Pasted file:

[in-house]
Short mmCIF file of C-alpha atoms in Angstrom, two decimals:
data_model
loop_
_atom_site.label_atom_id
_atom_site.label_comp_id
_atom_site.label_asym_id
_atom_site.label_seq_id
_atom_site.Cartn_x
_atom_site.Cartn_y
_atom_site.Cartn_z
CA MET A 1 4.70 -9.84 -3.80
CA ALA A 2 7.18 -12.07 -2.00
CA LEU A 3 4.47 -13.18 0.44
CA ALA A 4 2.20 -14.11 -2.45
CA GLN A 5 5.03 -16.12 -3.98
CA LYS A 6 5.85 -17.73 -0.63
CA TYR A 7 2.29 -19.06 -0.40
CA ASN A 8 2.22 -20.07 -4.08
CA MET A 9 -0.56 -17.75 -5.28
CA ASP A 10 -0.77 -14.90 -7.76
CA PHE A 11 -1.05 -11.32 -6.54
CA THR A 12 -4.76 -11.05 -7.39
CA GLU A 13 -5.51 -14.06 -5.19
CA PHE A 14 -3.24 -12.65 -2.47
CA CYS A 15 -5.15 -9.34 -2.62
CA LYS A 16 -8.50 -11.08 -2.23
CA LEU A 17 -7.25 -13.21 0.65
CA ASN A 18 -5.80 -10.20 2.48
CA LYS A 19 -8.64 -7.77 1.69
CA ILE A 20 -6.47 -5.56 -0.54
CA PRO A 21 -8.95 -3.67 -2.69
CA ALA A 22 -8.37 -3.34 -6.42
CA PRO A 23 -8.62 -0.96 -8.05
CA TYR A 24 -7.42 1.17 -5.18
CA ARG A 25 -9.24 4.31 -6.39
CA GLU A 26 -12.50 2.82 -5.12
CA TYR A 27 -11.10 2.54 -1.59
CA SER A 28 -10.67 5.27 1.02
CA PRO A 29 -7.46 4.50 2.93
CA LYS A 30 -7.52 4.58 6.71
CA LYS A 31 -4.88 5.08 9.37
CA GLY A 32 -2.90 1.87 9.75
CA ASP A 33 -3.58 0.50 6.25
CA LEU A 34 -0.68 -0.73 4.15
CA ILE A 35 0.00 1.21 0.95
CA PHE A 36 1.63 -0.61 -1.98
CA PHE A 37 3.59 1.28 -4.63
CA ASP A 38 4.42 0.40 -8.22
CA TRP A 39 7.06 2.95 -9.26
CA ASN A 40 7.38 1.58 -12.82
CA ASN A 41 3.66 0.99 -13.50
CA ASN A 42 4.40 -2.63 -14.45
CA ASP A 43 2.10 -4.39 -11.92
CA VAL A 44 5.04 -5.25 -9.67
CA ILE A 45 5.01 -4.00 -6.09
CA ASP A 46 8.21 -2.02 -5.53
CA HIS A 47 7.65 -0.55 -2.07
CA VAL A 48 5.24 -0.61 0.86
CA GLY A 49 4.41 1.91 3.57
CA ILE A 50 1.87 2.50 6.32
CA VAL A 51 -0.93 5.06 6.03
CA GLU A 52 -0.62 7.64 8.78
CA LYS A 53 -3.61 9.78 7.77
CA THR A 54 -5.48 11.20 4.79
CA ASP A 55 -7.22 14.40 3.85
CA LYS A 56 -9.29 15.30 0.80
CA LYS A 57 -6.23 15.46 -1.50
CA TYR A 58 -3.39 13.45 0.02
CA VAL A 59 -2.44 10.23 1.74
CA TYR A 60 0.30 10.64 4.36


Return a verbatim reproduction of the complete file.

[in-house]
Short mmCIF file of C-alpha atoms in Angstrom, two decimals:
data_model
loop_
_atom_site.label_atom_id
_atom_site.label_comp_id
_atom_site.label_asym_id
_atom_site.label_seq_id
_atom_site.Cartn_x
_atom_site.Cartn_y
_atom_site.Cartn_z
CA MET A 1 4.70 -9.84 -3.80
CA ALA A 2 7.18 -12.07 -2.00
CA LEU A 3 4.47 -13.18 0.44
CA ALA A 4 2.20 -14.11 -2.45
CA GLN A 5 5.03 -16.12 -3.98
CA LYS A 6 5.85 -17.73 -0.63
CA TYR A 7 2.29 -19.06 -0.40
CA ASN A 8 2.22 -20.07 -4.08
CA MET A 9 -0.56 -17.75 -5.28
CA ASP A 10 -0.77 -14.90 -7.76
CA PHE A 11 -1.05 -11.32 -6.54
CA THR A 12 -4.76 -11.05 -7.39
CA GLU A 13 -5.51 -14.06 -5.19
CA PHE A 14 -3.24 -12.65 -2.47
CA CYS A 15 -5.15 -9.34 -2.62
CA LYS A 16 -8.50 -11.08 -2.23
CA LEU A 17 -7.25 -13.21 0.65
CA ASN A 18 -5.80 -10.20 2.48
CA LYS A 19 -8.64 -7.77 1.69
CA ILE A 20 -6.47 -5.56 -0.54
CA PRO A 21 -8.95 -3.67 -2.69
CA ALA A 22 -8.37 -3.34 -6.42
CA PRO A 23 -8.62 -0.96 -8.05
CA TYR A 24 -7.42 1.17 -5.18
CA ARG A 25 -9.24 4.31 -6.39
CA GLU A 26 -12.50 2.82 -5.12
CA TYR A 27 -11.10 2.54 -1.59
CA SER A 28 -10.67 5.27 1.02
CA PRO A 29 -7.46 4.50 2.93
CA LYS A 30 -7.52 4.58 6.71
CA LYS A 31 -4.88 5.08 9.37
CA GLY A 32 -2.90 1.87 9.75
CA ASP A 33 -3.58 0.50 6.25
CA LEU A 34 -0.68 -0.73 4.15
CA ILE A 35 0.00 1.21 0.95
CA PHE A 36 1.63 -0.61 -1.98
CA PHE A 37 3.59 1.28 -4.63
CA ASP A 38 4.42 0.40 -8.22
CA TRP A 39 7.06 2.95 -9.26
CA ASN A 40 7.38 1.58 -12.82
CA ASN A 41 3.66 0.99 -13.50
CA ASN A 42 4.40 -2.63 -14.45
CA ASP A 43 2.10 -4.39 -11.92
CA VAL A 44 5.04 -5.25 -9.67
CA ILE A 45 5.01 -4.00 -6.09
CA ASP A 46 8.21 -2.02 -5.53
CA HIS A 47 7.65 -0.55 -2.07
CA VAL A 48 5.24 -0.61 0.86
CA GLY A 49 4.41 1.91 3.57
CA ILE A 50 1.87 2.50 6.32
CA VAL A 51 -0.93 5.06 6.03
CA GLU A 52 -0.62 7.64 8.78
CA LYS A 53 -3.61 9.78 7.77
CA THR A 54 -5.48 11.20 4.79
CA ASP A 55 -7.22 14.40 3.85
CA LYS A 56 -9.29 15.30 0.80
CA LYS A 57 -6.23 15.46 -1.50
CA TYR A 58 -3.39 13.45 0.02
CA VAL A 59 -2.44 10.23 1.74
CA TYR A 60 0.30 10.64 4.36